The Coalition Opposing New Gas Stations (CONGAS), is a grassroots community-based coalition of hundreds of Sonoma County residents and over a dozen local organizations.
CONGAS’s mission is to stop the construction of new gas stations in Sonoma County and beyond.
CONGAS was initiated in February 2019 when Sonoma County residents became alarmed about a huge 24/7/365 16-pump gas station, car wash, and mini-mart proposal at State Route 116 and Stony Point Road in unincorporated Sonoma County between Cotati and Sebastopol. The community rose up and defeated the proposal on July 8 2019 when the application was withdrawn amid fierce community opposition.
Subsequently, three additional new gas station proposals were discovered. One was in unincorporated Sonoma County at 5300 Sebastopol Road. In July 2020 CONGAS succeeded in defeating that proposal. The other two are in Santa Rosa at 874 N. Wright Road on the west side and 43 Middle Rincon Road on the east side. CONGAS also works in collaboration with Save Petaluma, the group that is fighting the Petaluma Safeway Gas station proposal. Visit No Gas Here for information about that effort.
Since its emergence in early 2019, CONGAS has:
- Defeated three gas station proposals
- Ballooned to over 1000 names on petitions, grew an email listserv of over 120 individuals, and garnered over 150 emails/letters from individuals and over 15 Sonoma County-based environmental and social justice organizations opposing new gas stations
- Raised funds for an appeal on a bad decision in the 874 N. Wright Road case (still pending)
- Taken on an effort to change the permitting rules that apply to gas stations at the county level, and in Santa Rosa.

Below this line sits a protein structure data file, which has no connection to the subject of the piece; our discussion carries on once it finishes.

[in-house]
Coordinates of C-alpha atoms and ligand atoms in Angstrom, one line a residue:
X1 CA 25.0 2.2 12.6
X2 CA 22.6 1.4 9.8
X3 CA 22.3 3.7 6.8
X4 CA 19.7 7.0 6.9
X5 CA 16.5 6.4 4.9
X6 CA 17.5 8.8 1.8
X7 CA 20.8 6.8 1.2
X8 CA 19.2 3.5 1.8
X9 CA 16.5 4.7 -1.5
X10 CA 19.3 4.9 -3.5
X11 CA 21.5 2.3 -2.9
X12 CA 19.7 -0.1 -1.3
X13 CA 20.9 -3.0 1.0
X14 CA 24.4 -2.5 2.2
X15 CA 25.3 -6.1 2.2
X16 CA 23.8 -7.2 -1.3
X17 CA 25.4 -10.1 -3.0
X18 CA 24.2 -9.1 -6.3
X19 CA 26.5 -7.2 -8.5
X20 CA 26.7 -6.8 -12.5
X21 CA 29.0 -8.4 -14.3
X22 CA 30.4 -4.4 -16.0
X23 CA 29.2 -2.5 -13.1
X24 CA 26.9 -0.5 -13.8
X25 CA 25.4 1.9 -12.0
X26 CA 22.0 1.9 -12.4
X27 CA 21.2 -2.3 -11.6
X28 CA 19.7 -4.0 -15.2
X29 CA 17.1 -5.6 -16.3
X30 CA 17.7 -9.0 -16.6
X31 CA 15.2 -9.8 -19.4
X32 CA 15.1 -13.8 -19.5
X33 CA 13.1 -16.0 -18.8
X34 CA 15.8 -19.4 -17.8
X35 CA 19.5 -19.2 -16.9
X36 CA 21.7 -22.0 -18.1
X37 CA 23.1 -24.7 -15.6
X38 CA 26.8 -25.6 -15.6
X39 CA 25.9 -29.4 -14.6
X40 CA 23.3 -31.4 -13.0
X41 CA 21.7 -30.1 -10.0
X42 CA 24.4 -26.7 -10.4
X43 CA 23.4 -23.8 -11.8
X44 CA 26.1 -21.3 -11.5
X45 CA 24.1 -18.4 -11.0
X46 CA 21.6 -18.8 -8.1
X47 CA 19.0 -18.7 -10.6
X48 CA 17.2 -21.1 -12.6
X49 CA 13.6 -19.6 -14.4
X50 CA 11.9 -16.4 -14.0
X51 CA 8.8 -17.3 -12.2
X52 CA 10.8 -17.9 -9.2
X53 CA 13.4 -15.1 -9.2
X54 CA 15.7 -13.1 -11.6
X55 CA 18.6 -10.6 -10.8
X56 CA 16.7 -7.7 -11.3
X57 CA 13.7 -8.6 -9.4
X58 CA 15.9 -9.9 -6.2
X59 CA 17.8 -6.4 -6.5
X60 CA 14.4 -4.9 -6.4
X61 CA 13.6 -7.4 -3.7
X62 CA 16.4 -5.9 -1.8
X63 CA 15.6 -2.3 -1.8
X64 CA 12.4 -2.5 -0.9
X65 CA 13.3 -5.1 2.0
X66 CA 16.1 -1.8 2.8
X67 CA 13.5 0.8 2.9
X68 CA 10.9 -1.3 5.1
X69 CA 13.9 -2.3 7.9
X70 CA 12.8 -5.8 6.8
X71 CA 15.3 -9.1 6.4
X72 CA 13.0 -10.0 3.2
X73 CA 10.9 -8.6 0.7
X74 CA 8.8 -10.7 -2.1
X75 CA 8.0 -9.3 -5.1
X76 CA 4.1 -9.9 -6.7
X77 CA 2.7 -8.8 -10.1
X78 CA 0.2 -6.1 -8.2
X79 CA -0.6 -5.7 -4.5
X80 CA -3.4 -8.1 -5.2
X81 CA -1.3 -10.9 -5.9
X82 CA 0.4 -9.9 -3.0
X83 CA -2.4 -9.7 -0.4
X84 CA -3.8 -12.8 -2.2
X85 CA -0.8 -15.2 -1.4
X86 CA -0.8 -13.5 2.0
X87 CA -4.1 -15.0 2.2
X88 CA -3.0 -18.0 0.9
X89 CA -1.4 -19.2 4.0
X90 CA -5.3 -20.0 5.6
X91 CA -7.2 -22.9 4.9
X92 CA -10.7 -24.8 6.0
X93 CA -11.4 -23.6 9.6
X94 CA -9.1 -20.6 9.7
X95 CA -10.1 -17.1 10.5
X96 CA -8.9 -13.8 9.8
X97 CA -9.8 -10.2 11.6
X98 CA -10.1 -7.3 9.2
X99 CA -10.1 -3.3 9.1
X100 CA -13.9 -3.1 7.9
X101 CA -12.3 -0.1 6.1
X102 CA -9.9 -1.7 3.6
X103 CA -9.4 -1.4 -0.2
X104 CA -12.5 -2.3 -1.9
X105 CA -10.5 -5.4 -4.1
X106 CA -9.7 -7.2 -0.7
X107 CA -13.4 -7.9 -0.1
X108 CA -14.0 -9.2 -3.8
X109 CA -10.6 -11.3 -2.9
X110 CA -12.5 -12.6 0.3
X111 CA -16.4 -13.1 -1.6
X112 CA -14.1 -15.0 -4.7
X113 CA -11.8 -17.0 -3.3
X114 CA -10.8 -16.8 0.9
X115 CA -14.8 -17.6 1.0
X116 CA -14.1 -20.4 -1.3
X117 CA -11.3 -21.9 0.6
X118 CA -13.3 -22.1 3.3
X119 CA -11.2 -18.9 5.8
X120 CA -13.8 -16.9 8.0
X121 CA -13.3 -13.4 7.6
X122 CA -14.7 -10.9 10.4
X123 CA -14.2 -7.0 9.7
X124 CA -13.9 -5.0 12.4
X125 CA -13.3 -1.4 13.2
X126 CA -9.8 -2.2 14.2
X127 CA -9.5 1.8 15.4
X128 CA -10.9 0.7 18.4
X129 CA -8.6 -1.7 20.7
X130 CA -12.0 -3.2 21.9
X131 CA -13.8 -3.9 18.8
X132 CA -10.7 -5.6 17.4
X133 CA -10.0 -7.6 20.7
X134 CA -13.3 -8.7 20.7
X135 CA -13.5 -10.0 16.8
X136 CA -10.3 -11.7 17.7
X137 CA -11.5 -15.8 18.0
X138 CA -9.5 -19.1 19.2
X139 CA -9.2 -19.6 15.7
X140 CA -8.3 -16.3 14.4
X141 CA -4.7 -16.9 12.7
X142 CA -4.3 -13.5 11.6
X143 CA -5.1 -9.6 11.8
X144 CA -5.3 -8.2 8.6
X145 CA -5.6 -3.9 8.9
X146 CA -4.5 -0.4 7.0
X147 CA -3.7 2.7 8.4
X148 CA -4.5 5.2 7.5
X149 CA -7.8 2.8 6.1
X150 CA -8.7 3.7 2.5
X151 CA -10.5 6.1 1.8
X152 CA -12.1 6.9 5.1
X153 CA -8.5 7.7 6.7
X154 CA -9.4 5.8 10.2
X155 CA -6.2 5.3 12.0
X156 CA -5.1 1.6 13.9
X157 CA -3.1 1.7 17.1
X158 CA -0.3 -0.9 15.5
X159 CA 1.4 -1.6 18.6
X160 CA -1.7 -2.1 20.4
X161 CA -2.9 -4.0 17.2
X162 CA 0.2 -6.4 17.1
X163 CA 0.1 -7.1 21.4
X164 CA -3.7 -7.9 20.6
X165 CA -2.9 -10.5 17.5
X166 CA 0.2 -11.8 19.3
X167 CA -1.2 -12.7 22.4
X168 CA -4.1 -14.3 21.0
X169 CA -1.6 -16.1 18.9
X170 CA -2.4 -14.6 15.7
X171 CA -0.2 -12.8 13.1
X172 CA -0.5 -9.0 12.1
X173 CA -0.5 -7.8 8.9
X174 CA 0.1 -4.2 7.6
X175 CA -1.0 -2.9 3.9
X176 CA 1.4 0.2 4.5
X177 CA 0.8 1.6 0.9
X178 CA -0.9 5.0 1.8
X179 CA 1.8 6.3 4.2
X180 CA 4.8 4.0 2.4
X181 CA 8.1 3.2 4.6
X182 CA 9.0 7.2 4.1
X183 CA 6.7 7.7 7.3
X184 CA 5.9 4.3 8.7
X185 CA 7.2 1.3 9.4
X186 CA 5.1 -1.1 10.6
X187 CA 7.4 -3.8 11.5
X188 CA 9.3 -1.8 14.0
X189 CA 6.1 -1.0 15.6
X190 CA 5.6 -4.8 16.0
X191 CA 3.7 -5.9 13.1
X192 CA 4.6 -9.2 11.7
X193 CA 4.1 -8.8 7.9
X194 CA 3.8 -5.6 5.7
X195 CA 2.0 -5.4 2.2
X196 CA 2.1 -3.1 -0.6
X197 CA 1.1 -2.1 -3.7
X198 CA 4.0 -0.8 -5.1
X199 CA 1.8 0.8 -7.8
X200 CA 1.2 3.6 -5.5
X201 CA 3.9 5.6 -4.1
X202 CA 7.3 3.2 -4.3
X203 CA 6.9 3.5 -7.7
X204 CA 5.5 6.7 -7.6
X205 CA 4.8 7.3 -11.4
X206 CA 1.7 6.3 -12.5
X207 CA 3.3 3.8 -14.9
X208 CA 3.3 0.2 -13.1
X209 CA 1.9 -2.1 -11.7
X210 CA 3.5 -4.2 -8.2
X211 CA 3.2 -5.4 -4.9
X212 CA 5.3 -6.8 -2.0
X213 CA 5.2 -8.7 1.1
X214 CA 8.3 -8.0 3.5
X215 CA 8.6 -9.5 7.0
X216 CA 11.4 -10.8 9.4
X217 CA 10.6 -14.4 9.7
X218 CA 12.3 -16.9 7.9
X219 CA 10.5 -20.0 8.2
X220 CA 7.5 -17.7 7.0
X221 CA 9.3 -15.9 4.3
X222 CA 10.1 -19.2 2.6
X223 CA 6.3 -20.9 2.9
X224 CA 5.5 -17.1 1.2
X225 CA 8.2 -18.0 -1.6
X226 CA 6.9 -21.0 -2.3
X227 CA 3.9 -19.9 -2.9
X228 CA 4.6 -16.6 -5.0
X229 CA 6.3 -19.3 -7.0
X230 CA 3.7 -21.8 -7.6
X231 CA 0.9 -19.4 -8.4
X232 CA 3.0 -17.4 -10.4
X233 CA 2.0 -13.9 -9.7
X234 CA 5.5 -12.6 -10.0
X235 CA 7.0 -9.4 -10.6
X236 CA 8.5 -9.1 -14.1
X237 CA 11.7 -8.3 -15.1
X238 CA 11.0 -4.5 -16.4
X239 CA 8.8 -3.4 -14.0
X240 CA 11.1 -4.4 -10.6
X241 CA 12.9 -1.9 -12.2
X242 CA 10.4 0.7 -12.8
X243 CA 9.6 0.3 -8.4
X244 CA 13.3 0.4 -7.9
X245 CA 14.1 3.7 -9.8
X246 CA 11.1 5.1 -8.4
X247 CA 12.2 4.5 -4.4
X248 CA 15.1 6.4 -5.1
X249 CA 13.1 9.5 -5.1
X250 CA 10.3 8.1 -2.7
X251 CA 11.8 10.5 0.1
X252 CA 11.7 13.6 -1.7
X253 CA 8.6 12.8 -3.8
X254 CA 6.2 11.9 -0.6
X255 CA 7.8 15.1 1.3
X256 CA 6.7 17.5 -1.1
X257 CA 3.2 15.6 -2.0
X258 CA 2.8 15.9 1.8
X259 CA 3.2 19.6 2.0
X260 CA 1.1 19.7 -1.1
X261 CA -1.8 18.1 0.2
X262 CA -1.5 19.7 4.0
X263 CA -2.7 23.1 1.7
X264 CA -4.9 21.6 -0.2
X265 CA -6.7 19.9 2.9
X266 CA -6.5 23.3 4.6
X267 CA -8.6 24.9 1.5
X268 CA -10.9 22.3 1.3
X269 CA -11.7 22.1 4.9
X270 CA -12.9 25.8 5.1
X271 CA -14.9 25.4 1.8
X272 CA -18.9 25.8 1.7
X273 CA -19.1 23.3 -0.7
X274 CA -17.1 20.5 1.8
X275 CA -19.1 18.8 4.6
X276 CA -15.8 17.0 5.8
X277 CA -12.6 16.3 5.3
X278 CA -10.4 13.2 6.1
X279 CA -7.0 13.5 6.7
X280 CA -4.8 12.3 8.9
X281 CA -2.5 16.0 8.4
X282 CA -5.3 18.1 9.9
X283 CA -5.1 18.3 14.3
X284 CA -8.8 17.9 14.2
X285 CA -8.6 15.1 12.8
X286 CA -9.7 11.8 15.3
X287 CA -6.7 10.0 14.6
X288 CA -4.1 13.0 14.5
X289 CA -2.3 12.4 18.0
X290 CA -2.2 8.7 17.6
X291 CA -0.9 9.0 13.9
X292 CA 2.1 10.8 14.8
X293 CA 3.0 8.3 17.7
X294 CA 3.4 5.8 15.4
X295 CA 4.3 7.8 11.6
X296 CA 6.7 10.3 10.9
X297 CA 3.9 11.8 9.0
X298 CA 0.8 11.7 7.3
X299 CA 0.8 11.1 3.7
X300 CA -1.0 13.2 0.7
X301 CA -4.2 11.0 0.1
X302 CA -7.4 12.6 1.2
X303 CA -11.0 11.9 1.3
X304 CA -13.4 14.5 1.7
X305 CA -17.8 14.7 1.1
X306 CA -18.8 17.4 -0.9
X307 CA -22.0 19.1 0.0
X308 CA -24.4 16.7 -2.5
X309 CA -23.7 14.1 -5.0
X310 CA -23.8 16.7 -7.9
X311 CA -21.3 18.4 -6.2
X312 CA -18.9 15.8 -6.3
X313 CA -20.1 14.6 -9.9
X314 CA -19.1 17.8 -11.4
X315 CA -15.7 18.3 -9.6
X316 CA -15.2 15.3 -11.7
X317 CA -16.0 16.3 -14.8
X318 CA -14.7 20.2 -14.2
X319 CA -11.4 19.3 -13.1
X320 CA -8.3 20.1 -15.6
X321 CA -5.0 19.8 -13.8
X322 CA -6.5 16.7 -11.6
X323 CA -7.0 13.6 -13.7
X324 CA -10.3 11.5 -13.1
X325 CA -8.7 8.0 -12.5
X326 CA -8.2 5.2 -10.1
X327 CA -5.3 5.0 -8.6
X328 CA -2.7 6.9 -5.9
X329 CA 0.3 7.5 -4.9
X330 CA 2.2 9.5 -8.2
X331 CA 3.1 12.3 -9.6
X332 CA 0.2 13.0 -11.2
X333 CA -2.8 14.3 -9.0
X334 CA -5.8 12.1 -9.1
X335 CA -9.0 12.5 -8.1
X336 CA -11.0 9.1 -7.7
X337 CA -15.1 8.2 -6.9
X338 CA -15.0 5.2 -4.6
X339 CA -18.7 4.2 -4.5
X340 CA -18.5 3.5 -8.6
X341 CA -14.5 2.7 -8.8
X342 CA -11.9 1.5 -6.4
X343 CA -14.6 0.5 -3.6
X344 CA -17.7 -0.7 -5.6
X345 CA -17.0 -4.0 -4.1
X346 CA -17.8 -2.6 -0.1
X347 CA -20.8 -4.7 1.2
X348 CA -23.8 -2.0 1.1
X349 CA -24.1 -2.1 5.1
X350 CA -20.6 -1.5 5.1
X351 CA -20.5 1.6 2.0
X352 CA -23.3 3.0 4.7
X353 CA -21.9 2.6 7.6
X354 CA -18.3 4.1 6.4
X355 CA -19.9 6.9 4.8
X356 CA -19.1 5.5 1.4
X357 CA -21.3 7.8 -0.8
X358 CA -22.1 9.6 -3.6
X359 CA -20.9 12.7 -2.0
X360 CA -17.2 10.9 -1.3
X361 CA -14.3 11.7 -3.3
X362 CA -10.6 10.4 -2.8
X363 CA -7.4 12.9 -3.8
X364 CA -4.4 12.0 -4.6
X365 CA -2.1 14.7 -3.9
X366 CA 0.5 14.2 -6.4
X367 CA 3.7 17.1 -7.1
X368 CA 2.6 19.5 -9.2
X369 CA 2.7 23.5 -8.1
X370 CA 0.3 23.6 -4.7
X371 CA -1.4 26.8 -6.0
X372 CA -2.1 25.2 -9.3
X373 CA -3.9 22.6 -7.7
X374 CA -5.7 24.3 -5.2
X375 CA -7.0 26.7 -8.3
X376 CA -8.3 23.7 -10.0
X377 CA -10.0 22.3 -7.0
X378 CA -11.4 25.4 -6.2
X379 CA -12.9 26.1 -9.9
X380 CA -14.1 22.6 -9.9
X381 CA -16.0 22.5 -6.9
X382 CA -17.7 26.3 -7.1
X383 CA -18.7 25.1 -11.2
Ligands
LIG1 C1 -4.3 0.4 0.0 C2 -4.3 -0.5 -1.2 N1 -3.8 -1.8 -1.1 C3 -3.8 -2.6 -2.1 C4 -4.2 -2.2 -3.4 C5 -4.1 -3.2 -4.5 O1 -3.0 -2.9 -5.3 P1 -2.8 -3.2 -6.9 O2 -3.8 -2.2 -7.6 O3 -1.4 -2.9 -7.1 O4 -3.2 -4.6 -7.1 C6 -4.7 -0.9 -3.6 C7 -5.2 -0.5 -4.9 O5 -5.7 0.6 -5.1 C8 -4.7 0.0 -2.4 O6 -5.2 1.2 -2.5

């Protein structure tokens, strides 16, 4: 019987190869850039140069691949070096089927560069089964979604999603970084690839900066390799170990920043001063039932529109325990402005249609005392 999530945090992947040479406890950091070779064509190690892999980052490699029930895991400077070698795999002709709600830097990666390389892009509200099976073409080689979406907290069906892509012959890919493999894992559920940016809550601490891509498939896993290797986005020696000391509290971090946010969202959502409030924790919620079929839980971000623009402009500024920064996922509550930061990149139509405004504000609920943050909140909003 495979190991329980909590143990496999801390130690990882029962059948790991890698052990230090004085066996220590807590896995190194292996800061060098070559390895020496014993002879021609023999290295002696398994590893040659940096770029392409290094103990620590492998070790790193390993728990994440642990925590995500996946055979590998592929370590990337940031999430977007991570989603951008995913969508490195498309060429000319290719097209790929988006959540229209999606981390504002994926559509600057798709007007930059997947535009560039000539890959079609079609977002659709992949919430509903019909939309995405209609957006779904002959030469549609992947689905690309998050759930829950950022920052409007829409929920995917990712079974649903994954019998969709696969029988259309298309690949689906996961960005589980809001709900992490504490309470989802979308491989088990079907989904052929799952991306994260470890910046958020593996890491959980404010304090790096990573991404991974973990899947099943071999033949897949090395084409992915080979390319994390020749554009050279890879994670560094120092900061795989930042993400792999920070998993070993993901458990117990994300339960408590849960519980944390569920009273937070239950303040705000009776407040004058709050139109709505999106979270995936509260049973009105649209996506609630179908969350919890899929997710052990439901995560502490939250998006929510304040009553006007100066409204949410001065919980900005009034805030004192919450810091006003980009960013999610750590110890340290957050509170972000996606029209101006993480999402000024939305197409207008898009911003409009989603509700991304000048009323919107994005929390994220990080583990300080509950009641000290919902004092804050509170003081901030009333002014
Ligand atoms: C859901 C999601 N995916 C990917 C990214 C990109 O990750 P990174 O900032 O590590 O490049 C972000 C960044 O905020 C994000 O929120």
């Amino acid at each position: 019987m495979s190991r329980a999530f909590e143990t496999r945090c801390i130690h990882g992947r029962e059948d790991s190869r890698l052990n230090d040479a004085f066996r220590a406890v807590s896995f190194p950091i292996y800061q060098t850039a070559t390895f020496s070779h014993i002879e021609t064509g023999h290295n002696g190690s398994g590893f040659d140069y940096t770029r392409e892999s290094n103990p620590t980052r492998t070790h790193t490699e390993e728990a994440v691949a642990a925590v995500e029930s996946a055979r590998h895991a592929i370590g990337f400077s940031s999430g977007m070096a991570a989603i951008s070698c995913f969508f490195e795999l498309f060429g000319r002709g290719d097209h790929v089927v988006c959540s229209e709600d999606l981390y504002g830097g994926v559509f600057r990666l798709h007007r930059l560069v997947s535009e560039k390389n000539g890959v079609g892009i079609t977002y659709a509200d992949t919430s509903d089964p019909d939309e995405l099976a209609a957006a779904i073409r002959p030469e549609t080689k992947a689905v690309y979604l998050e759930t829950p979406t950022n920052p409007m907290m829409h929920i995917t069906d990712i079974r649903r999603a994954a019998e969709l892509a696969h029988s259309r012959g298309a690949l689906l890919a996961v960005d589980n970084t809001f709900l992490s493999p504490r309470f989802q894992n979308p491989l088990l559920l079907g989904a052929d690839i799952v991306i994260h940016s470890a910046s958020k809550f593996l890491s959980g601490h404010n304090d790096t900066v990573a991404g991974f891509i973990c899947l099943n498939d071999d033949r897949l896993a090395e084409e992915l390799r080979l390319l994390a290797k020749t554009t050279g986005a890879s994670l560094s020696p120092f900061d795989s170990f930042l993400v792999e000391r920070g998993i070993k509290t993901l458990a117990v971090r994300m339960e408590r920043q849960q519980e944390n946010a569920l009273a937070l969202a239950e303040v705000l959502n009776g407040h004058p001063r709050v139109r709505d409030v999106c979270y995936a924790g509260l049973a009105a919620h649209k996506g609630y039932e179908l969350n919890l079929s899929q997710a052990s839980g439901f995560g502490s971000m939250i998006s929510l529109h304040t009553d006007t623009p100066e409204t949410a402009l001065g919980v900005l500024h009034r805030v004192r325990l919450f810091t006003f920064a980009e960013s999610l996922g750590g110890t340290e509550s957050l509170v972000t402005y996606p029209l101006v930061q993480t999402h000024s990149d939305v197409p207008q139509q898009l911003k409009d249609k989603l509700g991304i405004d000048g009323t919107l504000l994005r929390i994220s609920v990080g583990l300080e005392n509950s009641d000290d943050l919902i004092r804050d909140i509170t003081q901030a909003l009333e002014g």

- Received local media coverage in recognition of our efforts, and have had several opinion pieces and articles published in local newspapers. Click HERE to have a look.
The Social Cost of Gasoline Use
In every drop that comes out of a gasoline dispenser, there is a trail of devastation for communities and the environment around the world that leads all the way back to the point of extraction of the crude oil from the ground. Low income communities of color in the US and around the world, “frontline communities” are poisoned and/or displaced by effluent and emissions from these operations; low income communities along rail and roadways are threatened by the hazard of oil and gas transportation; similar historically disadvantaged communities of color near refineries and gas processing facilities, “fenceline communities,” face respiratory disorders, cancer, and death rates much higher than the national average. Indigenous communities around the world are severely impacted by pumping and pipelines.
A few examples in North America alone include the Dakota Access Pipeline which threatens the Standing Rock tribe (and 17 million people downstream on the Missouri River), the Keystone XL pipeline which threatens tribes for over one thousand miles from southern Alberta to the Gulf of Mexico, and Alaska where the livelihoods of the Gwich’in people are at risk because of plans to drill in the Arctic Wildlife Refuge. These are some of the underlying reasons why we fight to stop the construction of new gasoline stations.
There are many other reasons why CONGAS members oppose gas stations: traffic congestion, leaking underground storage tanks, surface water contamination, public health hazards, overdevelopment, and more. But all CONGAS members share the understanding that in the 2020s, in the midst of a global climate crisis that threatens all of humanity, it is a very bad idea to be constructing new gas stations.
This website is dedicated to the life and memory of Ken Saro-Wiwa, and the many thousands of others all around the world who struggle every day to defend their communities and the environment from the ravages of the fossil fuel industry. Ken gave his life defending his community and its environment from the devastation caused by the extraction of petroleum in Ken’s Ogoni homeland in the Niger Delta. He was an early inspiration to CONGAS activists.
Read more about Ken HERE.
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